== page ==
There is one British contributor who states Bruce means love for his partner, because for her he endures listening to his music and going to his concerts which are by the way too long as far as he is concerned.

Another contributor also from Britain tells the story how he went to New York to see him in concert only to find he had tickets that the seats were right at the back of the stadium (know how he feels as its happened to me a few times) and then a mysterious man upgraded him to the best seats in the house (which has never happened to me).

These stories were few and far between and you gather that some of the contributions were probably not that good.

Reviewed by shawneofthedead 8 / 10

A fascinating, unexpectedly insightful documentary that pays homage to Springsteen but also celebrates the passion of his fans.

Watch a documentary on a musician and his music, and what do you expect? A biopic, perhaps? A film about his beginnings, his inspirations, the way his fans have changed him, the crippling (or enabling) effects of fame? A glimpse, perhaps, into the singer as a man – the humanising of someone touched by the supernatural glow of celebrity. Or perhaps it's a concert documentary: a film focused more closely on talent and musicianship. Much as pioneering rock-and-roll icon Bruce Springsteen is deserving of all such cinematic treatment, Springsteen & I, refreshingly, falls into none of those categories. Instead, it's a movie for his fans and made by his fans – and, as a result, one that works very well too as an examination of the modern phenomena of celebrity culture and fandom.

Checking in with Springsteen's fans from all over the world, the documentary is spliced together from their home videos and personal accounts – resulting in stories that range from the hilarious (a mother who has forcibly passed her love for the Boss down to her offspring) to the touching (a British couple get an unexpected surprise when they fly to New York to catch a live concert). Fans talk about the electric moments in which they find themselves unexpectedly sharing Springsteen's spotlight, whether it's onstage or in an impromptu street performance. Of course, there's much ruminating on the way in which Springsteen's music has underscored and even changed the lives of his fans – even if they've never had the chance to see him perform live.

There's a real danger at every point in the film that it might become too mawkish and self-congratulatory. Indeed, if this were a documentary made by any other world-famous celebrity, it would likely come off as self-aggrandising, arrogant pablum. But because Springsteen has somehow managed to maintain a reputation for humility and being, as a fan put its, very much "salt of the earth", despite being one of the biggest stars on the planet, he just about gets away with it. Fans of the man and his music will recognise their own stories in these sweet, affecting tales, which ring with truth and a shared passion.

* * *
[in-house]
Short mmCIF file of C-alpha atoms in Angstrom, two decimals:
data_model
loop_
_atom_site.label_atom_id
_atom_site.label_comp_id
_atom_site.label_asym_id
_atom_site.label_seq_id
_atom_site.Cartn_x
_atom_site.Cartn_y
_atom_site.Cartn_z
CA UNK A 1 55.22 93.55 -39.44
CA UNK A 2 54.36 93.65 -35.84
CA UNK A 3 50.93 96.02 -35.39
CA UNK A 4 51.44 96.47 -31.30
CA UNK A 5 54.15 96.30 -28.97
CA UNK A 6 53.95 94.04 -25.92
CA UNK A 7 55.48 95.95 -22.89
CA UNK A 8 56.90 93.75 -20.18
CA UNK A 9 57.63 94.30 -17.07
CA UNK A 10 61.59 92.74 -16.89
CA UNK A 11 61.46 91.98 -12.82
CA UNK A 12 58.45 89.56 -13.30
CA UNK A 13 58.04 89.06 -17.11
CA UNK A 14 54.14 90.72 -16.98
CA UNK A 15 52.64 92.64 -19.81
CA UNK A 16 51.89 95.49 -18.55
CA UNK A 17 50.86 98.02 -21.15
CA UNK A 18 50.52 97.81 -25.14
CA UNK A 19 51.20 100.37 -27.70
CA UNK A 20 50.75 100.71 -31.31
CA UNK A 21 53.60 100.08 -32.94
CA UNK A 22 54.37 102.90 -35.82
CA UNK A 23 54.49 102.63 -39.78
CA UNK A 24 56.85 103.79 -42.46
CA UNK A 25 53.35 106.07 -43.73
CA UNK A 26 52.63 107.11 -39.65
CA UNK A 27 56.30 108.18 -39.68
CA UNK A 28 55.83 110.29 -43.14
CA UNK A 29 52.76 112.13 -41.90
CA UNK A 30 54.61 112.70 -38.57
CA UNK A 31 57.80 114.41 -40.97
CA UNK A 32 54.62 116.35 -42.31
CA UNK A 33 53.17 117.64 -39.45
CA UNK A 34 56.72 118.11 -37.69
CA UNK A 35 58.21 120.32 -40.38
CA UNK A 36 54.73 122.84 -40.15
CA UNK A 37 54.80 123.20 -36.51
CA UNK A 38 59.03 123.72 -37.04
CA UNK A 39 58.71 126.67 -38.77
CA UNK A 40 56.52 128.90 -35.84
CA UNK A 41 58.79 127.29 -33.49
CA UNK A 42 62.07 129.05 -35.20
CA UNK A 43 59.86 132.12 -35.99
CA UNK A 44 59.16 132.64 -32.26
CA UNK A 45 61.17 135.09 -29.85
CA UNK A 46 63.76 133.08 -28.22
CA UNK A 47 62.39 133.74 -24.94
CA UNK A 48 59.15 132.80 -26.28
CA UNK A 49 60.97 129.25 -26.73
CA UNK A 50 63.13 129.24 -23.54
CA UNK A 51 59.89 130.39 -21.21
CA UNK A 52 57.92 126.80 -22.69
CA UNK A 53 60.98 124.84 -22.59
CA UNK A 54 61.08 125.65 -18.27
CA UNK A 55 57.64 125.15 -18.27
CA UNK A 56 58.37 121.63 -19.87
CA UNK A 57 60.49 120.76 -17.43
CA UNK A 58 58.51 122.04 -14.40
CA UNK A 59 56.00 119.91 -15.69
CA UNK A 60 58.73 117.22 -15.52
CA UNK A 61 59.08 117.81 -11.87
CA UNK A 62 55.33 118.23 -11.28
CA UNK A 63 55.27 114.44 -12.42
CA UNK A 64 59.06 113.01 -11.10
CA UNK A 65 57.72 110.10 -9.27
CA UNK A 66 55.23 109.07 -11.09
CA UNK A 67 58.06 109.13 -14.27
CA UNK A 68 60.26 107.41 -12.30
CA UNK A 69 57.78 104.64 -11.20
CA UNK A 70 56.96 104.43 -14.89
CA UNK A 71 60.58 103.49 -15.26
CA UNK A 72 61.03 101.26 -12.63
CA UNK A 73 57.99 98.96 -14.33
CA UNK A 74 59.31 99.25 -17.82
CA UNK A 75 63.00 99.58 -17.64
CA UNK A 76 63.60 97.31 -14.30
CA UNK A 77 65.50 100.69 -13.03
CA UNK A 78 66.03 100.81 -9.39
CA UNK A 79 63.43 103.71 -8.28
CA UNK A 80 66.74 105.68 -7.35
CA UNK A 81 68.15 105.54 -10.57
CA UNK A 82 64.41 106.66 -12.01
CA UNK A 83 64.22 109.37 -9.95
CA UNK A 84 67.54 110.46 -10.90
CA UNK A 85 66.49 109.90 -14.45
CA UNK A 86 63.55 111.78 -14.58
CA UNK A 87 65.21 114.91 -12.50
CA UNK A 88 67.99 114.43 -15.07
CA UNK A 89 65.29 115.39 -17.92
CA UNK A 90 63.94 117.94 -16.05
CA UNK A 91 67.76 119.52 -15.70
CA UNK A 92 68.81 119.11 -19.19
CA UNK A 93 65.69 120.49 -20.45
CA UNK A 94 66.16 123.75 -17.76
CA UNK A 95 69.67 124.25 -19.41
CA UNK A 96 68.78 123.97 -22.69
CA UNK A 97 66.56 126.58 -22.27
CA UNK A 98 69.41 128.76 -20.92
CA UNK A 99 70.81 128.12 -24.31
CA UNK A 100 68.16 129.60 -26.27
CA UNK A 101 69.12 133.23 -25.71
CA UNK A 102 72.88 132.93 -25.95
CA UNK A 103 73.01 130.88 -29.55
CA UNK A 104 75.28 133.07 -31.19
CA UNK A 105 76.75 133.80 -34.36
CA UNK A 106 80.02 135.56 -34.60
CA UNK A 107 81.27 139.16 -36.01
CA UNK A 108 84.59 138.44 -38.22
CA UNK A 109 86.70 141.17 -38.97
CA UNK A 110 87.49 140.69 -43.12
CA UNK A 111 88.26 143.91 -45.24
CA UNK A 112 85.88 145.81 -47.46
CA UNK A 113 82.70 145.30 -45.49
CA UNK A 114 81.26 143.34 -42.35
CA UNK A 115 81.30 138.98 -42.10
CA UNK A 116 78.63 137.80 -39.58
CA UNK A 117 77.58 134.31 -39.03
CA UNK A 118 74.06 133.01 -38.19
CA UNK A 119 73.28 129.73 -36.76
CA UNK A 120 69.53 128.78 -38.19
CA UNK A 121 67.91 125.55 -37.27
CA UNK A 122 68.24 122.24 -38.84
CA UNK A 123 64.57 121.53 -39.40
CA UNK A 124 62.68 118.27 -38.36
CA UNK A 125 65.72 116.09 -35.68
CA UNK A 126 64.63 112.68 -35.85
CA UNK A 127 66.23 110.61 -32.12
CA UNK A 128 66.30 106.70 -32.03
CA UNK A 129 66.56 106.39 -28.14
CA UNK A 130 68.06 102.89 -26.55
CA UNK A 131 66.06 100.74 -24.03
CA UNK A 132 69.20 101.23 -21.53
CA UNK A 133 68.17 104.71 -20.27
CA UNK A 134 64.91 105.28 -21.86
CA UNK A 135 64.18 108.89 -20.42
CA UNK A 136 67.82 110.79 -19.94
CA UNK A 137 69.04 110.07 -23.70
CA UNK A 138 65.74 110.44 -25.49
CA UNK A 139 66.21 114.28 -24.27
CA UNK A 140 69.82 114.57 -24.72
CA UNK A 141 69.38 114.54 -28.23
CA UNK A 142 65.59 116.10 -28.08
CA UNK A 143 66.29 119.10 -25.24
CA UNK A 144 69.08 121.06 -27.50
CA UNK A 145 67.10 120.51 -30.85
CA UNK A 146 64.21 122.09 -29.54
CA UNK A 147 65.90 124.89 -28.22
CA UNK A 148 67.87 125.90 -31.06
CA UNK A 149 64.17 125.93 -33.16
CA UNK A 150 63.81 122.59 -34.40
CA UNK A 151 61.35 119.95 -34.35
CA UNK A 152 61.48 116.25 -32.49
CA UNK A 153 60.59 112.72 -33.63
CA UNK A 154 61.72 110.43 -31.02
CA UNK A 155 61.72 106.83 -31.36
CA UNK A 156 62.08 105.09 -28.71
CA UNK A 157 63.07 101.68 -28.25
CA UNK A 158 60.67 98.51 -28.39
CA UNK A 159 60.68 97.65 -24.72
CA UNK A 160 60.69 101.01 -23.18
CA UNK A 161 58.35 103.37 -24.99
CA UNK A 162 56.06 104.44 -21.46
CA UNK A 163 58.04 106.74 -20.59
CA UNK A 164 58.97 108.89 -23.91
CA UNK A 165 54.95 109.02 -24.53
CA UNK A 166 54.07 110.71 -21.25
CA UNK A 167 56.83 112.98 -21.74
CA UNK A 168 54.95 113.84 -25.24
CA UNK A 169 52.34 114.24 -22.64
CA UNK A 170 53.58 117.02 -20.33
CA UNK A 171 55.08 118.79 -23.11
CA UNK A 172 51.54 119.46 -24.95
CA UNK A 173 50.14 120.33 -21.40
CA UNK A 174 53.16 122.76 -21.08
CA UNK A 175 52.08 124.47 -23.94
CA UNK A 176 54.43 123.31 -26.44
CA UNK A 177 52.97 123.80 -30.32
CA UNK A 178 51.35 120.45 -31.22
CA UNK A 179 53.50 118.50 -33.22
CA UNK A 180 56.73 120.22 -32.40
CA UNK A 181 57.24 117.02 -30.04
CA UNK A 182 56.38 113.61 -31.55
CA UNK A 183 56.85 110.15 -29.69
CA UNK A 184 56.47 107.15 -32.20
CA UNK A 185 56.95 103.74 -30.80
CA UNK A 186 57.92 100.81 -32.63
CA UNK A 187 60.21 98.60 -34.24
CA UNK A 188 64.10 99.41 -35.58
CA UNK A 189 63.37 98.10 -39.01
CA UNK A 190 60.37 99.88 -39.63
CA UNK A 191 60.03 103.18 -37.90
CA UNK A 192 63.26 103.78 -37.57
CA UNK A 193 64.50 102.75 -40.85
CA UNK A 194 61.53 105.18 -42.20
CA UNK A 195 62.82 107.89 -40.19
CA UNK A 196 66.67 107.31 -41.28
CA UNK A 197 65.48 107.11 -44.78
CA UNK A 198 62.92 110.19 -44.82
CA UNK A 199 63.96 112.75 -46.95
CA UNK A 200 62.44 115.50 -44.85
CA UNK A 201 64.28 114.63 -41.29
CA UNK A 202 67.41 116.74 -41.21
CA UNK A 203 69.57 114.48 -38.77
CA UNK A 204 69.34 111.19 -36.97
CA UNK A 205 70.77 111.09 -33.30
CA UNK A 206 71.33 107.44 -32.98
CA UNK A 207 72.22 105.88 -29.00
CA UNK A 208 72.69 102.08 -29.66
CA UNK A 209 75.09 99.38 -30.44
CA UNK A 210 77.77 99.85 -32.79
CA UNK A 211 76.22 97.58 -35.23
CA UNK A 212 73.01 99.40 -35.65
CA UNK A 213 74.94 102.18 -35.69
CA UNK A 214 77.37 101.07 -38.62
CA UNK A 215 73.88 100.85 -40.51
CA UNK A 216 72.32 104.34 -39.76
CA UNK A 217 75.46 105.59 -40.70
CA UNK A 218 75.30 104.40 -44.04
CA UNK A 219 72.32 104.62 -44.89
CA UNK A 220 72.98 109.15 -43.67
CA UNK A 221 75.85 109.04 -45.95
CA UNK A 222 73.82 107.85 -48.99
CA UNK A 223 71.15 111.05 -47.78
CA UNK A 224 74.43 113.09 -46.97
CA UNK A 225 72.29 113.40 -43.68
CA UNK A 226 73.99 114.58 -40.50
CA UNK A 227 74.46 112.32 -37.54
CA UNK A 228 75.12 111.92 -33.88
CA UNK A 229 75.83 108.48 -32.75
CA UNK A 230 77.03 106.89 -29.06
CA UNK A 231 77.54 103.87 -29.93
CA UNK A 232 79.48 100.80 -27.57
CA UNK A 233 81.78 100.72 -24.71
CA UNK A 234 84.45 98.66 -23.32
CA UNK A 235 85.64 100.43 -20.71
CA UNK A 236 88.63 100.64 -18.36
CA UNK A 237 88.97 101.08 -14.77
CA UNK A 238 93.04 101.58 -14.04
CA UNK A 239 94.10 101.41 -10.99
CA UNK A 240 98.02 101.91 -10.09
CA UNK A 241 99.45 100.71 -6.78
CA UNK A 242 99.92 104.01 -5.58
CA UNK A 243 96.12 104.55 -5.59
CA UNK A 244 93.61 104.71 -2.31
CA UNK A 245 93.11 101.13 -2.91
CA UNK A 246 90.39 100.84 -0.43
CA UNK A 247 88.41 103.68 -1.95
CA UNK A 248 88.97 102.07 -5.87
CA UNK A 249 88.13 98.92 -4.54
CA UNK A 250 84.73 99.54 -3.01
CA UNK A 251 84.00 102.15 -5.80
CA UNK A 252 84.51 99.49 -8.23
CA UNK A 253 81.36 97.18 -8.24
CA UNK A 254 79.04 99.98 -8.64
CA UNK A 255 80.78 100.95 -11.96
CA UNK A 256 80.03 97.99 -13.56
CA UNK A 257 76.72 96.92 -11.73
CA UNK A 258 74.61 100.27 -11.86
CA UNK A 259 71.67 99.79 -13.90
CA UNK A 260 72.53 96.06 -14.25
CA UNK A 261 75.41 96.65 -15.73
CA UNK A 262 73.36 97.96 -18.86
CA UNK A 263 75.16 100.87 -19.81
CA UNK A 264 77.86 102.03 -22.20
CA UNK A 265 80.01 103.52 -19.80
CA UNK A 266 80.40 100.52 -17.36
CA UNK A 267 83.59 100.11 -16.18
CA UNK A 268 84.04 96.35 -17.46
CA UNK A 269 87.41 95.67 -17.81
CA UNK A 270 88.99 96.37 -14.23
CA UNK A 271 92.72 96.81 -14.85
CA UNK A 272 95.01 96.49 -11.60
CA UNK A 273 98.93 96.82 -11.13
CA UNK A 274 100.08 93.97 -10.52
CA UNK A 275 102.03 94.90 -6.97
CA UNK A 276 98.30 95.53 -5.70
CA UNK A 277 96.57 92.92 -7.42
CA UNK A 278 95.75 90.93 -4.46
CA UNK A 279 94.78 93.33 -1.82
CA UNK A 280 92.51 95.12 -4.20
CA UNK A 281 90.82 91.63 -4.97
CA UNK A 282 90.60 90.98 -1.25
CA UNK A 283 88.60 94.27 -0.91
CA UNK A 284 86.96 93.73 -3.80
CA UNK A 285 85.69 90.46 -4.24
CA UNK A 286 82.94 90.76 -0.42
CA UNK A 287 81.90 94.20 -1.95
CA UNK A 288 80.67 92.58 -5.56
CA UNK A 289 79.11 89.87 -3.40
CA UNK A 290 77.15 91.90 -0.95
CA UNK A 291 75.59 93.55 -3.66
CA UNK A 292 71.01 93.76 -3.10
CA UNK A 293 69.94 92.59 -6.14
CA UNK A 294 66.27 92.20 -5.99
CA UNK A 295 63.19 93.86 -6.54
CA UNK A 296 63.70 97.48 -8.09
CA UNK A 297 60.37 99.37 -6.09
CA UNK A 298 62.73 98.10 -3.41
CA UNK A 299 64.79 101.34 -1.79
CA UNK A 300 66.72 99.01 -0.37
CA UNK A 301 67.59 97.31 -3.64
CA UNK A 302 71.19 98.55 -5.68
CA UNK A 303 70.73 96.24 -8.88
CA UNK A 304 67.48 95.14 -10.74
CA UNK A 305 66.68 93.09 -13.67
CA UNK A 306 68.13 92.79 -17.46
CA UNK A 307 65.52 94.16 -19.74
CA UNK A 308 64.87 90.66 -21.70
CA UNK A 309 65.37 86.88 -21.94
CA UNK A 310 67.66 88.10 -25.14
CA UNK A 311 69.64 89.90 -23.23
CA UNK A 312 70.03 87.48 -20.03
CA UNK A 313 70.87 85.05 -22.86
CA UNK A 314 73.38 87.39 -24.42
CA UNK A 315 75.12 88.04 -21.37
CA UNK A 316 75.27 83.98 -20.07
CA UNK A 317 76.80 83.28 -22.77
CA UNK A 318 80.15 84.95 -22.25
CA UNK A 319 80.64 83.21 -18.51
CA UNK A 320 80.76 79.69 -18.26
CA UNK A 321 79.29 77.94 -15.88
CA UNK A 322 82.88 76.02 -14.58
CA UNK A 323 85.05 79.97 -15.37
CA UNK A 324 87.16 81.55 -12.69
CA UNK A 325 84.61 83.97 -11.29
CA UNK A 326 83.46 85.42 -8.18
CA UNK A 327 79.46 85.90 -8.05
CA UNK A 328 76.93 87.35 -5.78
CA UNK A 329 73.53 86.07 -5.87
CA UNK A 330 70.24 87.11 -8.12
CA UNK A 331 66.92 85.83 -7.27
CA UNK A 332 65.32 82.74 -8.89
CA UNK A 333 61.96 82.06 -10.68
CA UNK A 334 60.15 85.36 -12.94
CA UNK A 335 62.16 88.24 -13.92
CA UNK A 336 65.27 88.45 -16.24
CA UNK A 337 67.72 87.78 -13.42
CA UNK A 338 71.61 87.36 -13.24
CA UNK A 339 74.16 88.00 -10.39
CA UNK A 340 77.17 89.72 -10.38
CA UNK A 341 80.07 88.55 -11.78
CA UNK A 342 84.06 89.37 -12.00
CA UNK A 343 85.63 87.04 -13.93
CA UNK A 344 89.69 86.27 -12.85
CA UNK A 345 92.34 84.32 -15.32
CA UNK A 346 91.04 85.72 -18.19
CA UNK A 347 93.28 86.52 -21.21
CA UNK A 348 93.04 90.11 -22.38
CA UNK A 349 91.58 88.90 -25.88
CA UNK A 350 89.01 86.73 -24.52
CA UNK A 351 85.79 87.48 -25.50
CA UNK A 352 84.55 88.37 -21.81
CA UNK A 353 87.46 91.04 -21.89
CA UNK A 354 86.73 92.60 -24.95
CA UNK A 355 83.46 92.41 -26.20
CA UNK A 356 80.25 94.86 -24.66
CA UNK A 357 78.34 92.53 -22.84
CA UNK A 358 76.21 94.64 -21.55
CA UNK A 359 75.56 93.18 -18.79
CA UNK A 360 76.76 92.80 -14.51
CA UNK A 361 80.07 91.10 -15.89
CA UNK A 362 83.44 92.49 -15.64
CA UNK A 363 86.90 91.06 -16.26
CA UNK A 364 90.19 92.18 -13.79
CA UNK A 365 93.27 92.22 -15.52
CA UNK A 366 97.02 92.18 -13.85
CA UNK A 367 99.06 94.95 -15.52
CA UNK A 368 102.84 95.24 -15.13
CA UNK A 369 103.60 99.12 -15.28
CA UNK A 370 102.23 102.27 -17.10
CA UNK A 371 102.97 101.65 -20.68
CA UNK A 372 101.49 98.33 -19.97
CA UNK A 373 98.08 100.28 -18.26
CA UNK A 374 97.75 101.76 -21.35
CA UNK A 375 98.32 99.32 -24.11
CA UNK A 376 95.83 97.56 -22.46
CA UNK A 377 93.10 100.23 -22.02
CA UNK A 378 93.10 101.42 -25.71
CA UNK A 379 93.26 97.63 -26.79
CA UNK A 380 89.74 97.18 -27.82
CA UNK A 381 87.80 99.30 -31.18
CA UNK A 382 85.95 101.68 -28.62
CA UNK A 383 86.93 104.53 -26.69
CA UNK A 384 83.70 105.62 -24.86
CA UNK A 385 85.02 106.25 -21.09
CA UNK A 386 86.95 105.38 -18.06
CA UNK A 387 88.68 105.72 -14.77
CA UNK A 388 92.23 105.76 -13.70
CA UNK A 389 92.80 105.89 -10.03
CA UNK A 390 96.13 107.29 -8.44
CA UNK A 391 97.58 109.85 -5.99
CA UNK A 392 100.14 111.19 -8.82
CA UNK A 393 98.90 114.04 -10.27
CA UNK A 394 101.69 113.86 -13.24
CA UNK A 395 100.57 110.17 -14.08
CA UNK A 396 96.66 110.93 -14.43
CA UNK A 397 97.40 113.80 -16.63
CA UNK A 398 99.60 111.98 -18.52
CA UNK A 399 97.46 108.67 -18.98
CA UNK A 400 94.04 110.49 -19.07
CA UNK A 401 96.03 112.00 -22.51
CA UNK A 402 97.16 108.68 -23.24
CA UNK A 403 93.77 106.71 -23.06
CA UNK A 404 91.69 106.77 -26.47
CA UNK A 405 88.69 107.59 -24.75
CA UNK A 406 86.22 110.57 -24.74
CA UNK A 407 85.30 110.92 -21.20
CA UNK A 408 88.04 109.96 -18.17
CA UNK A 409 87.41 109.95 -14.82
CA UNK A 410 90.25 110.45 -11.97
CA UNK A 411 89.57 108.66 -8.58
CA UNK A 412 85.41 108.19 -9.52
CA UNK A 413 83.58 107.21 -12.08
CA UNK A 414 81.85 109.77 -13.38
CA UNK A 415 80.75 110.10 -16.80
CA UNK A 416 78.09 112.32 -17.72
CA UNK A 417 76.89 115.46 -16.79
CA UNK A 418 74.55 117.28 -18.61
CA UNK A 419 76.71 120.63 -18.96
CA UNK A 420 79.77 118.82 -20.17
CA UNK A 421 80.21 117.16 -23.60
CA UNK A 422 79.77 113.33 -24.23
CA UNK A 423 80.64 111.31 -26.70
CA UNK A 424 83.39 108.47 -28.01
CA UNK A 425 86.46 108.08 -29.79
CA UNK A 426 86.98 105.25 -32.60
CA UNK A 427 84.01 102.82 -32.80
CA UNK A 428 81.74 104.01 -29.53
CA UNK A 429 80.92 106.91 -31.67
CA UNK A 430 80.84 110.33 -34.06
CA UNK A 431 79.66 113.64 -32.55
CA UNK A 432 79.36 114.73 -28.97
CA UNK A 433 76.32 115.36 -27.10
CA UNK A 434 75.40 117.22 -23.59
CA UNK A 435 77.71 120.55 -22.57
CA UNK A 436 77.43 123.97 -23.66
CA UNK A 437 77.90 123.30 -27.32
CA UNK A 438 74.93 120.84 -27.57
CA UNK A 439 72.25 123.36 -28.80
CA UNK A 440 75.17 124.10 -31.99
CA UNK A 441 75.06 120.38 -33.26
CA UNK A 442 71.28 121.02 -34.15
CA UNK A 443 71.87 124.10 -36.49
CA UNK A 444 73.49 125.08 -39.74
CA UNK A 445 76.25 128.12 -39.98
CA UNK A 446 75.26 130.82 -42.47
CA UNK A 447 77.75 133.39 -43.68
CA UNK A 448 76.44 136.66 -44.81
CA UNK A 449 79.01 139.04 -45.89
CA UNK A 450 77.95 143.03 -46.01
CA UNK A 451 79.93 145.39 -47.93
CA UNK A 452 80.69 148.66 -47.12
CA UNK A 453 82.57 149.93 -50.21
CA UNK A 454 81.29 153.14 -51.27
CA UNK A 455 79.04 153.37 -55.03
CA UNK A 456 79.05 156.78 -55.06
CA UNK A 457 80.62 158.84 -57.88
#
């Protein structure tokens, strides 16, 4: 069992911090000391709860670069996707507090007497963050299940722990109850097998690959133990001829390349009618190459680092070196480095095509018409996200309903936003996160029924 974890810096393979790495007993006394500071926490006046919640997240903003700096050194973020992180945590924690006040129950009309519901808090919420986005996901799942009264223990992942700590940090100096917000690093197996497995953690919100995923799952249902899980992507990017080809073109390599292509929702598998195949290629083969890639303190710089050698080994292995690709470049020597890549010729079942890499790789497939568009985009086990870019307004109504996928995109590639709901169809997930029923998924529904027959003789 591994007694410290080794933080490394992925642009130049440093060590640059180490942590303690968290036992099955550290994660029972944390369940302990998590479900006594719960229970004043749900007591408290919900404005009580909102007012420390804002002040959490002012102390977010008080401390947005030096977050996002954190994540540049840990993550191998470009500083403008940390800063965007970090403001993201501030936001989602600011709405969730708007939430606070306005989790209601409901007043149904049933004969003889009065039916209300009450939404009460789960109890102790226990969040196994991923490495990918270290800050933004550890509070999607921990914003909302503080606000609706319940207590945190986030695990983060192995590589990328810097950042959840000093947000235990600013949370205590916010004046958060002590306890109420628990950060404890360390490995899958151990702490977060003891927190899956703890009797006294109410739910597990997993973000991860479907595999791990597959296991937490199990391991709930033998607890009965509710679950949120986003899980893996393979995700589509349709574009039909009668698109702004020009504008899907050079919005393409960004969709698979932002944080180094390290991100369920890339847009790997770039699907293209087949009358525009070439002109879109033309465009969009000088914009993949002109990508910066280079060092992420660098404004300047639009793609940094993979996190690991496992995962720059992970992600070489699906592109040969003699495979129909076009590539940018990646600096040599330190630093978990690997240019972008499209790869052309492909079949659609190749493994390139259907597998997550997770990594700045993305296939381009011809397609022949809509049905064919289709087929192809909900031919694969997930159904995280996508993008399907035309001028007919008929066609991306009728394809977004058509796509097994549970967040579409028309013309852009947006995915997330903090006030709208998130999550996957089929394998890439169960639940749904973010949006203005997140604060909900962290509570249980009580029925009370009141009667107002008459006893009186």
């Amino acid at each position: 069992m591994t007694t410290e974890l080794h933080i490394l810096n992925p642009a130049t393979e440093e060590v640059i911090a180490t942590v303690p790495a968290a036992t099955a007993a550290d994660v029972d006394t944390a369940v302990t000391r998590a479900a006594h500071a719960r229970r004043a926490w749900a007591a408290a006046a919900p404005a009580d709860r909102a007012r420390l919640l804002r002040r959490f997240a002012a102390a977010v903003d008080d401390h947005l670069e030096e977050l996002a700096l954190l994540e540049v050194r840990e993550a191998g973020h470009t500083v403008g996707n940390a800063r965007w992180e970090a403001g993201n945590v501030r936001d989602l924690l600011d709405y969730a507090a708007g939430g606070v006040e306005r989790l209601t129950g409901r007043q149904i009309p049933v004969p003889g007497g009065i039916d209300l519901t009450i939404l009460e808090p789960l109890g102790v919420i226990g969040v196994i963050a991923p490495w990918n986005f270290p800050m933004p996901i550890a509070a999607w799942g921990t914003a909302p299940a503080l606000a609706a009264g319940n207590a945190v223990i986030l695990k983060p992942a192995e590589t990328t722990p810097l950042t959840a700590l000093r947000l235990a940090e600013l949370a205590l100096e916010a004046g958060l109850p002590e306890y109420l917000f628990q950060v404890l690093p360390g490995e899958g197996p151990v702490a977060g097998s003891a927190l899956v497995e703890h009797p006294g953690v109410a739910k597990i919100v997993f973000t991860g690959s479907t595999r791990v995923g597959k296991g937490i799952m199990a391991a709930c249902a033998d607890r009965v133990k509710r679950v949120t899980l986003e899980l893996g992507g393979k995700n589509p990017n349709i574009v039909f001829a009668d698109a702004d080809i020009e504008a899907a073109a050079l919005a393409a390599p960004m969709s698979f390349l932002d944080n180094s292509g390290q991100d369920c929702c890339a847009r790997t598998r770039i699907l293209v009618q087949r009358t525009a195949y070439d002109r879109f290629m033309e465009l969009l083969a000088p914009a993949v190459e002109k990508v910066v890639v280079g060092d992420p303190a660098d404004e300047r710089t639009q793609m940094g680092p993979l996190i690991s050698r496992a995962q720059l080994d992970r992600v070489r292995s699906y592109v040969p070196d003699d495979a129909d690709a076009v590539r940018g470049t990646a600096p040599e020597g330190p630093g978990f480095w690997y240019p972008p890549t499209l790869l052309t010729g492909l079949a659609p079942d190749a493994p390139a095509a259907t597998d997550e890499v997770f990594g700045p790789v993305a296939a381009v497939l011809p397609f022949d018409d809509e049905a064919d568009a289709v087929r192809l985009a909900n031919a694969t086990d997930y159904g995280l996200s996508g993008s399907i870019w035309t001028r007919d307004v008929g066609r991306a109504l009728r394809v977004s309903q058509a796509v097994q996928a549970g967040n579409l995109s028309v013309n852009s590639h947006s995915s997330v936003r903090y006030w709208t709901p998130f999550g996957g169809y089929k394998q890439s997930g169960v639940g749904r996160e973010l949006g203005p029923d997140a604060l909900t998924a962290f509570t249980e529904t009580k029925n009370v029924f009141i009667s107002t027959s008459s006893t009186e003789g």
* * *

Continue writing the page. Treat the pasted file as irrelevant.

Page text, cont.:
On the other hand, non-fans and neophytes might find the general air of breathless reverence somewhat off-putting – although there are certainly elements in the film which they can probably appreciate too. Director Baillie Walsh puts the story together with a light touch, taking care to inject humour into the proceedings. Specifically, she presents the point of view of, for want of a better term, a "fan-in-law" – a man who dutifully but reluctantly accompanies his Springsteen-obsessed wife to concerts all over Europe. It's moments like these that expand the film beyond a mere homage to a celebrity. Look a little deeper, and the vignettes in Springsteen & I reveal a great deal about passion and fandom: the need for human connection, the power of music and poetry, the community and camaraderie that can form from shared interests.

Another undeniable huge draw of Springsteen & I is the live footage that runs throughout the film, as well as the exclusive concert highlights that unspool after the credits. The sense where the former is concerned is of Springsteen sharing the limelight with his fans: his performances, including some rare, purportedly never-before-seen live footage, are tied into their stories. He riffs charmingly on the hidden subtext in Red-Headed Woman, for instance, or sings Born To Run across years and generations to close out the film. The concert reel after the credits, taken from his Hard Rock Calling performance in London last year and featuring Sir Paul McCartney, includes six rousing, wonderfully-performed rock anthems that are alone worth the price of admission.

For anyone who's ever loved something or someone in an indescribable, soul-deep way, even if it isn't Springsteen (but especially if it is), Springsteen & I is a movie that will resonate. It acknowledges the huge, enormous place celebrity, music, culture and art can occupy in someone's life, without the derogatory allusions that usually come with being classified a nerd, a geek or obsessive. For those unacquainted with the cult of Springsteen, be warned: this could prove both annoying and cloying, though there's also a chance he and his fans could charm you with the strength of their love and devotion.